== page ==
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Getting Ready For School

Getting Ready For School
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As parents prepare to send their children back to school, a lot of attention is focused on buying the best backpack, the cool clothes and just the right lunch box.


However, the most important thing a parent can do to get ready for the upcoming school year doesn’t cost a dime. “Creating a plan for two-way communication between parents and teachers is essential to a child’s success in class,” said Dr. Richard E. Bavaria, VP of Education for Sylvan Learning Center.


“Now is the time parents should put “Back to School Night” on their calendar, and think about how they will best communicate with their child’s teacher.”


Helping children get back into the routine of school days is equally important. Sylvan Learning Center, a national education leader, recommends that parents begin establishing “school routines” early.


Back-to-school tips for parents and children include:


  • 1) Organize your family’s daily schedule by creating consistent times for homework, play and bedtime.

  • 2) Encourage recreational reading and journal writing after the “homework session” is over.

  • 3) Never complete your child’s homework assignments for them.

  • 4) Break homework sessions into small segments of time.

  • 5) Stress independent thinking skills, and encourage your child’s thinking patterns.

  • 6) Encourage your child’s effort to learn by providing a good example — read a book, catch up on your own work, be available for questions, discuss what he/she is learning and address any concerns about school.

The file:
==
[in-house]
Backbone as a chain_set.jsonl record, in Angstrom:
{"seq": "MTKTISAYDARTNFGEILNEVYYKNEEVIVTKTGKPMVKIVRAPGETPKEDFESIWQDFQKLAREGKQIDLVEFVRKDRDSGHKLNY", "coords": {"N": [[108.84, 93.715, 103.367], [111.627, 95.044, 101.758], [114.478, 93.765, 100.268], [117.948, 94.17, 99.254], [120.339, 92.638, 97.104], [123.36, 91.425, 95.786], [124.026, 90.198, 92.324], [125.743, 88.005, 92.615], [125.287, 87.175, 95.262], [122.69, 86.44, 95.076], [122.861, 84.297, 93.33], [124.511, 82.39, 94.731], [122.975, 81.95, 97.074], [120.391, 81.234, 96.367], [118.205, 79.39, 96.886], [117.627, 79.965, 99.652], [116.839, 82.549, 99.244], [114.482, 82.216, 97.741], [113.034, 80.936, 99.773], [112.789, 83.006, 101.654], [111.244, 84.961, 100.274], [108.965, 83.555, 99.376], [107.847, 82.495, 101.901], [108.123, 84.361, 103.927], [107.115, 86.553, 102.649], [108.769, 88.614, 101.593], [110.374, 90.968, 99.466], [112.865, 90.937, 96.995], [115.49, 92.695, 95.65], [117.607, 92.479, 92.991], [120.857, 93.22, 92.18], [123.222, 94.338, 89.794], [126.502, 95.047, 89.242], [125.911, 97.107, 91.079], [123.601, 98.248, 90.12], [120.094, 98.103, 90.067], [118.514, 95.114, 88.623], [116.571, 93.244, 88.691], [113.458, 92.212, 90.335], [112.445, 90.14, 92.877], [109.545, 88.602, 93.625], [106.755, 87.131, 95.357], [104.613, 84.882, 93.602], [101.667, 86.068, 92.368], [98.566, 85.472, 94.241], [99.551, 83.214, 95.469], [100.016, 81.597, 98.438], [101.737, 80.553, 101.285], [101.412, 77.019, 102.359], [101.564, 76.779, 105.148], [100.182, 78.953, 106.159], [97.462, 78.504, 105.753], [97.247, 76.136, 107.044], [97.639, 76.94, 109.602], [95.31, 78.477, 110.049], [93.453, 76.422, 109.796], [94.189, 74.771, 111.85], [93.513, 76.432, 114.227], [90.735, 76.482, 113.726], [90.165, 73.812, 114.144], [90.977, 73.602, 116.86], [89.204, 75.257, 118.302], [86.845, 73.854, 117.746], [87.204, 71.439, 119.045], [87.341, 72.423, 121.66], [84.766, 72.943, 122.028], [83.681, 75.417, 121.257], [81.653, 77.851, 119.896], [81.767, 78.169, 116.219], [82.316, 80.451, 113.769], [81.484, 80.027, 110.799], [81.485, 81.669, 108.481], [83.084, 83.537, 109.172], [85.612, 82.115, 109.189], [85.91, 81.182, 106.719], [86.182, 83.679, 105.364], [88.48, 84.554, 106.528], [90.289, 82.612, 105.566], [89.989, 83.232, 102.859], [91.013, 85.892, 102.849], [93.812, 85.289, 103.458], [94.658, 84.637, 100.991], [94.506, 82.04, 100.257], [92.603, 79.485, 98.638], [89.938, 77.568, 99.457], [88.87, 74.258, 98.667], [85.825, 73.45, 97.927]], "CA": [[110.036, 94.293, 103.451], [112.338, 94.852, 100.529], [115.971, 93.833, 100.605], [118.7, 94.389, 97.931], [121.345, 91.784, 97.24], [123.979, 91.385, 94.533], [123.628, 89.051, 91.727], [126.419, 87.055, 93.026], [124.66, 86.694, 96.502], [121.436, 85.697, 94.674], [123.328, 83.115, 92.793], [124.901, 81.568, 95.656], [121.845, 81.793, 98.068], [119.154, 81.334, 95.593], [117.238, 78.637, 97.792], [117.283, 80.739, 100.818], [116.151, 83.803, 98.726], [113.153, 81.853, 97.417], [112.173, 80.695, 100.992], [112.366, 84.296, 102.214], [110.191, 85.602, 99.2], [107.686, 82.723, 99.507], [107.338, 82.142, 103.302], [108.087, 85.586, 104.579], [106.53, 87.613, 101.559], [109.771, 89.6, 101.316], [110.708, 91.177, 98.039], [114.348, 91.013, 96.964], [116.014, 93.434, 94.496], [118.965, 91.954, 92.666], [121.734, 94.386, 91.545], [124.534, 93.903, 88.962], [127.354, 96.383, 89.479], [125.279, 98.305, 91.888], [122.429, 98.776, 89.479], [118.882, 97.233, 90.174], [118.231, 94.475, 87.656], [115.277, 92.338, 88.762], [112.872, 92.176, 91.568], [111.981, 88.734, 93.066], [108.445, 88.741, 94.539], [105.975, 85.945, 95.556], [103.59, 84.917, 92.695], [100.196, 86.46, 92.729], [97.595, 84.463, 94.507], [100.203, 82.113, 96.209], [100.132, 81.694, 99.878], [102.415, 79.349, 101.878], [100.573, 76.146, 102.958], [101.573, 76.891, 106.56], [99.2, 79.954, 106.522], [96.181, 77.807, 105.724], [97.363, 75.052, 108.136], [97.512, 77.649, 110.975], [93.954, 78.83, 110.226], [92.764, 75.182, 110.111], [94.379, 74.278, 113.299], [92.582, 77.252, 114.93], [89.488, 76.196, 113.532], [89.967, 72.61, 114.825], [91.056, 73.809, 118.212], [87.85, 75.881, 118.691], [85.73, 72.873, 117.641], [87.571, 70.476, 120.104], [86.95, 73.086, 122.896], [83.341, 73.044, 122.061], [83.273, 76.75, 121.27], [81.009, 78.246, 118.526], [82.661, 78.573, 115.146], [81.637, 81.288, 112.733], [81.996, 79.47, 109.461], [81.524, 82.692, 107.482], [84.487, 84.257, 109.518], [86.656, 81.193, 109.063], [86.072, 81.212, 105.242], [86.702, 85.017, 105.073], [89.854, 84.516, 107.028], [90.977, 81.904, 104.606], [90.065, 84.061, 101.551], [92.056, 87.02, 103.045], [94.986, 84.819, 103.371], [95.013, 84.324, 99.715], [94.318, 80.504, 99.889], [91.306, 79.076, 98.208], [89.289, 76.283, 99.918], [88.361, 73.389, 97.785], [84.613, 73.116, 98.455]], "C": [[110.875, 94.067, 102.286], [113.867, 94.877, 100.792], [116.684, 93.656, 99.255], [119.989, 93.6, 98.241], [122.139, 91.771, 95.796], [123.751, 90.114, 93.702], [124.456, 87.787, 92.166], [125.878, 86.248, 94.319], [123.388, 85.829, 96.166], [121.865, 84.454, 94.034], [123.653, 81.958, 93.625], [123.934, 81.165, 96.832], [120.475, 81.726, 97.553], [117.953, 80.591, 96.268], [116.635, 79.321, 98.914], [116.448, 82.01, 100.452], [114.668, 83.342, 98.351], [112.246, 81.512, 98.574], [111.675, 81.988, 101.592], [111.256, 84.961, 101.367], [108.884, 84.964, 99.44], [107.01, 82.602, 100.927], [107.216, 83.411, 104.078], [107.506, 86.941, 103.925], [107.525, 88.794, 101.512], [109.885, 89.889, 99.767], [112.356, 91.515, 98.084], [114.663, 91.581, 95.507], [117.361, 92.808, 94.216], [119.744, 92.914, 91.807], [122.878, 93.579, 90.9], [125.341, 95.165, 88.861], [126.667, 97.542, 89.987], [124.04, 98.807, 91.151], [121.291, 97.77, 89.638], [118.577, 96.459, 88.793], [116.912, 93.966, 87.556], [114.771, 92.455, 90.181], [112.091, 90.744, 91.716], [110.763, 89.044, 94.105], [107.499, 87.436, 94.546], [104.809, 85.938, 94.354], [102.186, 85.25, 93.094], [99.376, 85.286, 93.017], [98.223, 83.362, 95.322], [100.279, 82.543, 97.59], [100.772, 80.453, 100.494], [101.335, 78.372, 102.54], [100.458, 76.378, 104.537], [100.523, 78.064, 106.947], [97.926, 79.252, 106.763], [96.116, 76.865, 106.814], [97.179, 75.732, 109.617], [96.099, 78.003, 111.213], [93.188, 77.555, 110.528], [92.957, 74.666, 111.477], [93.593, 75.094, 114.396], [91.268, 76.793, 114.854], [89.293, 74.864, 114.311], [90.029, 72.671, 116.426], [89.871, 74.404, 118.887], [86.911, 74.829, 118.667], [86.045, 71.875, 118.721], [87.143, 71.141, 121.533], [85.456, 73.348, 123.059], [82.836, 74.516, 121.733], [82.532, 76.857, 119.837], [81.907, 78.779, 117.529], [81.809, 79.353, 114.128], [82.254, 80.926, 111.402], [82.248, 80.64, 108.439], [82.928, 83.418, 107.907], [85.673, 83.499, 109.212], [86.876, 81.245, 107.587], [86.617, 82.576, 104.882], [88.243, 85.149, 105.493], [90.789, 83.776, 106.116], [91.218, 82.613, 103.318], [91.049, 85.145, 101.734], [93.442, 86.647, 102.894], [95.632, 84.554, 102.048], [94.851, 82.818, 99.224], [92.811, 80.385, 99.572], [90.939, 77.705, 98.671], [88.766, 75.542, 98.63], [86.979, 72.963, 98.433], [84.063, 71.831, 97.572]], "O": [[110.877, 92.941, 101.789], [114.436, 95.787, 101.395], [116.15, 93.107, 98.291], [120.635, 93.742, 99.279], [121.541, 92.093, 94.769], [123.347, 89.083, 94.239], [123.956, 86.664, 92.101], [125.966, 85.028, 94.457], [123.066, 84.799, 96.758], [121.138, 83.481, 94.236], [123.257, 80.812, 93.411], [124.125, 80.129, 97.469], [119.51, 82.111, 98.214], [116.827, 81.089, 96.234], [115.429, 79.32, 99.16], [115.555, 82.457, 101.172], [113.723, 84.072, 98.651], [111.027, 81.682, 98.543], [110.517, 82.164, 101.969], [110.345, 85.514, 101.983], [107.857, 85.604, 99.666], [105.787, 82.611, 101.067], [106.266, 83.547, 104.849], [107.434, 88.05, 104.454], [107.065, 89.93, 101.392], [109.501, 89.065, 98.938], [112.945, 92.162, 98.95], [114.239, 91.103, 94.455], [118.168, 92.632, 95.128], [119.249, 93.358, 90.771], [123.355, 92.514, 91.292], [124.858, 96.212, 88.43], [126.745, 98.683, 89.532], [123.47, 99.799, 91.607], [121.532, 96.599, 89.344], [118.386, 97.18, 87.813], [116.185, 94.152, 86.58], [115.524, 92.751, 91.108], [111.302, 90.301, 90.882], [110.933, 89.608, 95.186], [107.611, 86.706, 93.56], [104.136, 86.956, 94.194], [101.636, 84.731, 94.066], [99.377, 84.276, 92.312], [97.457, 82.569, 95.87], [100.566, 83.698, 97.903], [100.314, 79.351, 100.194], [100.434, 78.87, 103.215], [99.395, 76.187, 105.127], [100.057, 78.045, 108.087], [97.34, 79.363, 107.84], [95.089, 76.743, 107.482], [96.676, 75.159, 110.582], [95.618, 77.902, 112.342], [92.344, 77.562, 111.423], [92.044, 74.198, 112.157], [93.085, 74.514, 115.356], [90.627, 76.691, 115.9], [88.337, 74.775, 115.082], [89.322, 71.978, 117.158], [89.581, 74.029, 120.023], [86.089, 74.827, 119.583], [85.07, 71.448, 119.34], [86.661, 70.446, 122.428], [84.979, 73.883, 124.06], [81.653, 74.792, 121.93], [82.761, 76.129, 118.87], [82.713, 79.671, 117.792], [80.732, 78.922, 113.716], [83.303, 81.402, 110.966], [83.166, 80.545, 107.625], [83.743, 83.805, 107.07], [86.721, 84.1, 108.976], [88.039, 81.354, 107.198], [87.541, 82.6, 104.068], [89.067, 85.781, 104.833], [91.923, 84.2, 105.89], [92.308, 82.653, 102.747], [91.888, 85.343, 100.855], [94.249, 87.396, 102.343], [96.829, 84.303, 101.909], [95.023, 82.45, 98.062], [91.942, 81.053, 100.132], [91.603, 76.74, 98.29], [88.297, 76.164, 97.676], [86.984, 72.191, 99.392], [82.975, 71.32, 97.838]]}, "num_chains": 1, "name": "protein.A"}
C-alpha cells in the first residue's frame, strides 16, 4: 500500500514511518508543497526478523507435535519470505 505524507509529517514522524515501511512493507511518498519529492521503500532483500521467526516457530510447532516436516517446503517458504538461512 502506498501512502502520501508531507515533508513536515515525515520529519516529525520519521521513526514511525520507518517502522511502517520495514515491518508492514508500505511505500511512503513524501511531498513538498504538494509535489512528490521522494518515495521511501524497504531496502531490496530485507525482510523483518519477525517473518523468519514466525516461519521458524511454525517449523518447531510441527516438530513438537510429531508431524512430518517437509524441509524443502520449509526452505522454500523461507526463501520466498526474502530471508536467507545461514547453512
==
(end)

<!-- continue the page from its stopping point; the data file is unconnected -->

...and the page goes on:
• 7) Give your child a homework notebook and encourage him/her to take notes on the specifics of an assignment when the teacher explains the requirements.

  • 8) Set aside time each day for family time. Share the events and details of your day.

  • 9) Before bed each night, prepare for the next day by packing lunches and backpacks, picking out clothing, and putting all belongings in one standard location, making the morning rush less stressful.


Here are five suggestions to help parents create a strong relationship with their child’s teacher.


  • 1) Place a notebook in your child’s book bag. Use this as a communication vehicle between you and your child’s teacher.

  • 2) Contact your child’s teacher during the first two weeks of school to determine the homework policy, expectations and opportunities regarding parental involvement in classroom activities, and recommendations for learning activities at home. Also establish two-way communication methods — let them know the best way to reach you, and find out how they prefer to be contacted.

  • 3) Generate a list of questions to ask your child’s teacher at the first parent/teacher conference. Include questions regarding what your child should be learning, what are his/her best subjects, what do their test scores indicate about their learning, and whether he/she is completing assignments regularly.

  • 4) Ask your child how she thinks she is doing in school. If possible, suggest a three-way conference with you, your child and the teacher.

  • 5) Find out how your child’s school accommodates differences in learning styles; what types of programs are available if extra help is required.

Getting Ready For School
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